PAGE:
Q19. All in all, do you think the coronavirus situation in the UK is generally headed in the right direction, or do you feel things are off on the wrong track? Base: Total sample: 1,218.
2 The long-running Ipsos MORI Issues Index found similar results for June 2020 using a different methodology whereby people spontaneously gave responses without prompting. In their most recent survey (5–10 June) 57% named COVID-19 as the most important issue facing the country, with 13% naming the economy, and all other issues at around 5% or less.
3 It is important to note that the proportion of people that say they actively avoid COVID-19 news is still a relatively small part of the population, which means that differences of around 5pp between 7–13 May and 16–22 July are not statistically significant.
Edgerly, Stephanie. 2017. 'Seeking Out and Avoiding the News Media: Young Adults' Proposed Strategies for Obtaining Current Events Information.' Mass Communication and Society20 (3), 358-77.
Fletcher, R., Kalogeropoulos, A., Simon, F. M., Nielsen, R. K. 2020. Information Inequality in the UK Coronavirus Communications Crisis. Oxford: Reuters Institute for the Study of Journalism.
Kalogeropoulos, A., Fletcher, R., Nielsen, R. K. 2020. Initial Surge in News Use Around Coronavirus in the UK has been Followed by Significant Increase in News Avoidance. Oxford: Reuters Institute for the Study of Journalism.
Roser, M., Ritchie, H., Ortiz-Ospina, E., Hasell, J. 2020. 'Coronavirus Disease (COVID-19)'. Our World in Data
About the authors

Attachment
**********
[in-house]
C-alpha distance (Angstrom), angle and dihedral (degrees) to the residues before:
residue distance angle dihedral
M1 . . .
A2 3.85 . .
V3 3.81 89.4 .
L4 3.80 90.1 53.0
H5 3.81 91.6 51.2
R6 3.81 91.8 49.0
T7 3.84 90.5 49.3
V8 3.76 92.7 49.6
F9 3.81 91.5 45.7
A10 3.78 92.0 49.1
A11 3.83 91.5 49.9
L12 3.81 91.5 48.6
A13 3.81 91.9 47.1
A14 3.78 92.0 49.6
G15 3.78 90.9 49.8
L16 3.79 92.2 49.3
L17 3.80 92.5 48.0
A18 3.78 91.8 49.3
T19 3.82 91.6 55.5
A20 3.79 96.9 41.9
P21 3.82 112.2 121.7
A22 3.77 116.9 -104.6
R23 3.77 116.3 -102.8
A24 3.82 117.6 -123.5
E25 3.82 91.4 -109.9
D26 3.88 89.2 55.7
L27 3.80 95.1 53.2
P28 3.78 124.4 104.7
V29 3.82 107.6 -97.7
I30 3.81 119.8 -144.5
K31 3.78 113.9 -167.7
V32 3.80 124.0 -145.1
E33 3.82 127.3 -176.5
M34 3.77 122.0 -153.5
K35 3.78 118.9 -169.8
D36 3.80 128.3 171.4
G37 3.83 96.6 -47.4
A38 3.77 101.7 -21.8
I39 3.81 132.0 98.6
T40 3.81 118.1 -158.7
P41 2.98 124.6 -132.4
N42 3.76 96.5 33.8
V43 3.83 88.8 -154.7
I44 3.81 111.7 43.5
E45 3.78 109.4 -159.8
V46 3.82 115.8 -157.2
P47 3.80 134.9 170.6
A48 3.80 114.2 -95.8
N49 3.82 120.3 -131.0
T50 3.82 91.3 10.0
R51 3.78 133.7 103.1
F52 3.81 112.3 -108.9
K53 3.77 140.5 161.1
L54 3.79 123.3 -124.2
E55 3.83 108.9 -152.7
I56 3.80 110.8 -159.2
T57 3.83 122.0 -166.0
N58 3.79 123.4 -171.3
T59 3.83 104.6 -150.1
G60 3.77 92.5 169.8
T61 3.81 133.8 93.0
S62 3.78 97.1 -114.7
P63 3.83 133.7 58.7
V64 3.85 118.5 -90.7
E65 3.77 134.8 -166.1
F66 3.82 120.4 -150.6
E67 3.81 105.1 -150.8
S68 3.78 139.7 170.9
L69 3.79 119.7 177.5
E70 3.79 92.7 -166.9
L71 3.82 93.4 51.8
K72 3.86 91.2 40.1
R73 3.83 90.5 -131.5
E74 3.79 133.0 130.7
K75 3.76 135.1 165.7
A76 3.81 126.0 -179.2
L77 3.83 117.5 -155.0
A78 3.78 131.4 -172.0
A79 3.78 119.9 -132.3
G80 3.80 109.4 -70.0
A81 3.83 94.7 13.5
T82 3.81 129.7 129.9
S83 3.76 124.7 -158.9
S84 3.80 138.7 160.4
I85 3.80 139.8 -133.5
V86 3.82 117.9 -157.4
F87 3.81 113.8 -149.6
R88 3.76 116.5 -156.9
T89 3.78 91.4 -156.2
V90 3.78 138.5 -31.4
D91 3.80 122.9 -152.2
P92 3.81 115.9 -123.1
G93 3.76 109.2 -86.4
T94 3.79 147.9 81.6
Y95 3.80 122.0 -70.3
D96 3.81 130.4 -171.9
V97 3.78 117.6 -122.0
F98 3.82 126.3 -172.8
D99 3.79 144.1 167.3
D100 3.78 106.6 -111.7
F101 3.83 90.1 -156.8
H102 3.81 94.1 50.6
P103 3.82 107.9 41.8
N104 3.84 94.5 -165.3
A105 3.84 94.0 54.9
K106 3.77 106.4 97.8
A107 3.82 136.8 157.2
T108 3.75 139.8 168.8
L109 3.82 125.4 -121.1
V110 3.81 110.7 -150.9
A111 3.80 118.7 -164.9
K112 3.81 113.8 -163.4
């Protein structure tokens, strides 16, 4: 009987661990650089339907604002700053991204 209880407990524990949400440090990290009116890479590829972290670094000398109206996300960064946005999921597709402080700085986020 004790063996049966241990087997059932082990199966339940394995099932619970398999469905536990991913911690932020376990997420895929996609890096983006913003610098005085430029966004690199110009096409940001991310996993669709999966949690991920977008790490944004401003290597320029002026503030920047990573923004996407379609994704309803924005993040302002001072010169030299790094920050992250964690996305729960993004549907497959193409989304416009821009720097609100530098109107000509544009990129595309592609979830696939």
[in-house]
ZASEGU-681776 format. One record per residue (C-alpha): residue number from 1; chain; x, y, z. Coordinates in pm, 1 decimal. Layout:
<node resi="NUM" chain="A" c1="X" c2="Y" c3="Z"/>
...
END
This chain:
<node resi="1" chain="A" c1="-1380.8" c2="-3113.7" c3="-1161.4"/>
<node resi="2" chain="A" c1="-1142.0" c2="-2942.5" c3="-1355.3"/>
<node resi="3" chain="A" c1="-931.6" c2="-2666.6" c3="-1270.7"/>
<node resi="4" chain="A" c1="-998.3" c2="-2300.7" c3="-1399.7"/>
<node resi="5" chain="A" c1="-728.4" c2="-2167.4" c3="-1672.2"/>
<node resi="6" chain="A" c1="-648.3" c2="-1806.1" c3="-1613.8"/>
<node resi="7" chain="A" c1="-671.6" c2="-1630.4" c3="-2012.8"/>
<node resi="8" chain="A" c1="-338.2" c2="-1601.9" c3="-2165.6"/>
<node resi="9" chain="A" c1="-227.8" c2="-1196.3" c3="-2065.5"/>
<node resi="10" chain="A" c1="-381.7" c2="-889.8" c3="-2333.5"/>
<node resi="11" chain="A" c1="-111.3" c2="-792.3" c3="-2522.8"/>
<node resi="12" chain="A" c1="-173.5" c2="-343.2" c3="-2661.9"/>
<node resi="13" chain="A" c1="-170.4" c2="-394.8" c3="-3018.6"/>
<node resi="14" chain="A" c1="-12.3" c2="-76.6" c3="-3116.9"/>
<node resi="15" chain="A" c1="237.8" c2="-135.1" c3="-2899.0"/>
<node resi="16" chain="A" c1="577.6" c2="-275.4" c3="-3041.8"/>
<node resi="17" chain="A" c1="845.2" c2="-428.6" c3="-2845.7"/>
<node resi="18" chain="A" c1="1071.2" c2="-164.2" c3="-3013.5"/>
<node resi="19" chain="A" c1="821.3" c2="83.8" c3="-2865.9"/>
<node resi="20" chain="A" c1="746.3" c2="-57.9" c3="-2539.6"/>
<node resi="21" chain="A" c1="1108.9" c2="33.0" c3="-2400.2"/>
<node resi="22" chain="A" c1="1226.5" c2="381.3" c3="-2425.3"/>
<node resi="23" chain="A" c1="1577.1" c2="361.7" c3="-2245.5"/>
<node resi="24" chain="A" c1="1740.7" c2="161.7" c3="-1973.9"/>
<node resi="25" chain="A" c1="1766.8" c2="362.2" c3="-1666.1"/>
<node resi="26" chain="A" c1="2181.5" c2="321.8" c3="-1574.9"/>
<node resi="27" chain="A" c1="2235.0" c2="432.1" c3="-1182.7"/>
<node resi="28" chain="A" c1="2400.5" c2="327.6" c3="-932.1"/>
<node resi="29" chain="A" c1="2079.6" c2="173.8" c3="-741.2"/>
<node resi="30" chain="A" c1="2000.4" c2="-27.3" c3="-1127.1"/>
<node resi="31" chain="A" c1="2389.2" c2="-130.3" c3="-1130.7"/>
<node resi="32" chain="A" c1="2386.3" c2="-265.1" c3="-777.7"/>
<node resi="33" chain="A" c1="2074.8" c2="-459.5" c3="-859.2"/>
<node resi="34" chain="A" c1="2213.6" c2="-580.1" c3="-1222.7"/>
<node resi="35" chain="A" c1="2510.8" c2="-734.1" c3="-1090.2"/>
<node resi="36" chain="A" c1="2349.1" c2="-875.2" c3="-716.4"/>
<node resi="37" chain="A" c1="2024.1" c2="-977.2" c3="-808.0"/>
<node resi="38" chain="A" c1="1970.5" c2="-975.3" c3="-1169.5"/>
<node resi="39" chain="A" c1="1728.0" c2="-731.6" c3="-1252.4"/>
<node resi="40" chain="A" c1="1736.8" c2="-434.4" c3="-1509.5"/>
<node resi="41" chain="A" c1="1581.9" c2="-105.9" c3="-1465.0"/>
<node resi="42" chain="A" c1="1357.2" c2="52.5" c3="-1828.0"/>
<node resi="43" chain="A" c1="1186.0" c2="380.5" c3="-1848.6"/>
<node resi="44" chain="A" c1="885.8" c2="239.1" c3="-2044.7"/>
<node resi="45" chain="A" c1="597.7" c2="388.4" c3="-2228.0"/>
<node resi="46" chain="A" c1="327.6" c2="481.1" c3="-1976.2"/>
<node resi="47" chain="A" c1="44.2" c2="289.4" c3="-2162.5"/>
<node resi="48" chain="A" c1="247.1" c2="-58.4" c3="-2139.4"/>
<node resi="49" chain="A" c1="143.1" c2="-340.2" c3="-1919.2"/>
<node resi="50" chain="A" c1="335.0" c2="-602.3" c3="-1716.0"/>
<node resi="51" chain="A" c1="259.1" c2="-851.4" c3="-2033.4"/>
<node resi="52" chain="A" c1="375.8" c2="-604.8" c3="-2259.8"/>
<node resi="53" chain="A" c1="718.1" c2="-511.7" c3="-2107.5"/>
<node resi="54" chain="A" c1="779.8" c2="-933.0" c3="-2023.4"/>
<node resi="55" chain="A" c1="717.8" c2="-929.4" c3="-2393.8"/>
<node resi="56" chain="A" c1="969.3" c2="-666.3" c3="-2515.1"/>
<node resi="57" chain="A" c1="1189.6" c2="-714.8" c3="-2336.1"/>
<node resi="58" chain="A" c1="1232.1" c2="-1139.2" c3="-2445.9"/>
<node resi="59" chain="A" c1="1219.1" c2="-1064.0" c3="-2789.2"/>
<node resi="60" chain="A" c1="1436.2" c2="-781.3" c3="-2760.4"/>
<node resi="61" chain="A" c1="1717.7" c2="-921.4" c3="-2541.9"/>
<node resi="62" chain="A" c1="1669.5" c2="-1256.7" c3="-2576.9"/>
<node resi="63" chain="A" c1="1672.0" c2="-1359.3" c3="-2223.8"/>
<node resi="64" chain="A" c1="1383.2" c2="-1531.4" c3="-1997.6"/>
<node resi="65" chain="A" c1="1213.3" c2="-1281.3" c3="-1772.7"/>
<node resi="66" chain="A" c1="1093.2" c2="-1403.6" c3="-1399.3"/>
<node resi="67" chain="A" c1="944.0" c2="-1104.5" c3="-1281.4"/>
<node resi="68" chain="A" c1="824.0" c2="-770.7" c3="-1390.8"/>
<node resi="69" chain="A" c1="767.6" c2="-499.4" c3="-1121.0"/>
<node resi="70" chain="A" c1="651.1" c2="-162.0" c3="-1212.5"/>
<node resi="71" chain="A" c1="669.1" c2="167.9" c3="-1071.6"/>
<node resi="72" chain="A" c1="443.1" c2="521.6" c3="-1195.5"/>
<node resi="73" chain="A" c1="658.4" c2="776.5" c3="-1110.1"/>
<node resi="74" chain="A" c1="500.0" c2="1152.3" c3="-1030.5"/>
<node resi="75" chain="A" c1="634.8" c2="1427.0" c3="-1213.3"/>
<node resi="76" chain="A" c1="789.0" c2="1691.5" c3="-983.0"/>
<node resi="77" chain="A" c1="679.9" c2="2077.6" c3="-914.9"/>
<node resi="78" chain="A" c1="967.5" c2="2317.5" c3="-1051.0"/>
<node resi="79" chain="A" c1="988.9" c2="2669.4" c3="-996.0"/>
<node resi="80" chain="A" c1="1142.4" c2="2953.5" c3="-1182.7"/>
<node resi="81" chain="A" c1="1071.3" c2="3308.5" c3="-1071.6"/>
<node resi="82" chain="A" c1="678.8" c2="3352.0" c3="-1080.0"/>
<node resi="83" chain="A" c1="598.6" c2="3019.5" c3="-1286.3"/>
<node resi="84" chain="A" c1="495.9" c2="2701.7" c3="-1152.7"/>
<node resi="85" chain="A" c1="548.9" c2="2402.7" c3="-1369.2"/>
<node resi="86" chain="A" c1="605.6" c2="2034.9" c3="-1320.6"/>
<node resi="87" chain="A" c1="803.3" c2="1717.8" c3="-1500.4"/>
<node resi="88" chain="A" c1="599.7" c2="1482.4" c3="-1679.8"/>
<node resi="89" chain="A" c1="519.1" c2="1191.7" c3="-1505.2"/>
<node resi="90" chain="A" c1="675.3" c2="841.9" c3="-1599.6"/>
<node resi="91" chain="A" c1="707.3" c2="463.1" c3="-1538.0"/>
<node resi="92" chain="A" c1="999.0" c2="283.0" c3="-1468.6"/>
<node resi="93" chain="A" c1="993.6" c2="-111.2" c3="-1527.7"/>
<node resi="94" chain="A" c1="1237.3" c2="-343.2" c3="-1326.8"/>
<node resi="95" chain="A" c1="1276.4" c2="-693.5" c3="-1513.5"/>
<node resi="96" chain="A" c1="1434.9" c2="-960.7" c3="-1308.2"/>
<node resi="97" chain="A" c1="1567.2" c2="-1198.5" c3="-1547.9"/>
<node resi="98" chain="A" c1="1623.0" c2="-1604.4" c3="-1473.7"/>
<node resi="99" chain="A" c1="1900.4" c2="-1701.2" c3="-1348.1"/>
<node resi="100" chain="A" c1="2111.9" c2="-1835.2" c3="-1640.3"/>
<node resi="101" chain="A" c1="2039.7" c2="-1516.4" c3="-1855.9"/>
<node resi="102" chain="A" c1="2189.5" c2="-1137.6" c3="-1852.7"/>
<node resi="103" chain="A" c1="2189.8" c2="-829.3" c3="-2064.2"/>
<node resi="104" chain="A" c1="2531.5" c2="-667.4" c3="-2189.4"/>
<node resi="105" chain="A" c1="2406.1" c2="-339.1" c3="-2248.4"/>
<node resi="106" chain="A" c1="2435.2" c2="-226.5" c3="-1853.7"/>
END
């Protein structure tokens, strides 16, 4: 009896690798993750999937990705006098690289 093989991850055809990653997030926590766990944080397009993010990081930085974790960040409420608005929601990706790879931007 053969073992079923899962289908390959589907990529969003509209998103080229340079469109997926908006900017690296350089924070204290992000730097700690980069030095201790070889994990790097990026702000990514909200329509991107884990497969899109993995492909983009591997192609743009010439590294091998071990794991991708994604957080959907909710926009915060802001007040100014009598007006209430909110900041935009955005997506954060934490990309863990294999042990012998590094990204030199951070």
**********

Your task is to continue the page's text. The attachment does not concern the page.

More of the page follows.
Richard Fletcher is a Senior Research Fellow at the Reuters Institute for the Study of Journalism and leads the Institute’s research team.
Antonis Kalogeropoulos is a Lecturer in Communication and Media at the University of Liverpool and a Research Associate of the Reuters Institute for the Study of Journalism.
Rasmus Kleis Nielsen is the Director of the Reuters Institute for the Study of Journalism and Professor of Political Communication at the University of Oxford.
Factsheet published by the Reuters Institute for the Study of Journalism as part of the UK COVID-19 News and Information project funded by the Nuffield Foundation. The Nuffield Foundation is an independent charitable trust with a mission to advance social well-being. It funds research that informs social policy, primarily in Education, Welfare, and Justice. It also funds student programmes that provide opportunities for young people to develop skills in quantitative and scientific methods. The Nuffield Foundation is the founder and co-funder of the Nuffield Council on Bioethics and the Ada Lovelace Institute. The Foundation has funded this project, but the views expressed are those of the authors and not necessarily the Foundation. Visit www.nuffieldfoundation.org.
- Read about the project
- Read the project's first factsheet
- Read the project's second factsheet
- Read the project's third factsheet
- Read the project's fourth factsheet
- Read the project's fifth factsheet
- Read the project's sixth factsheet
- Read the project's seventh factsheet
- Read the project's first report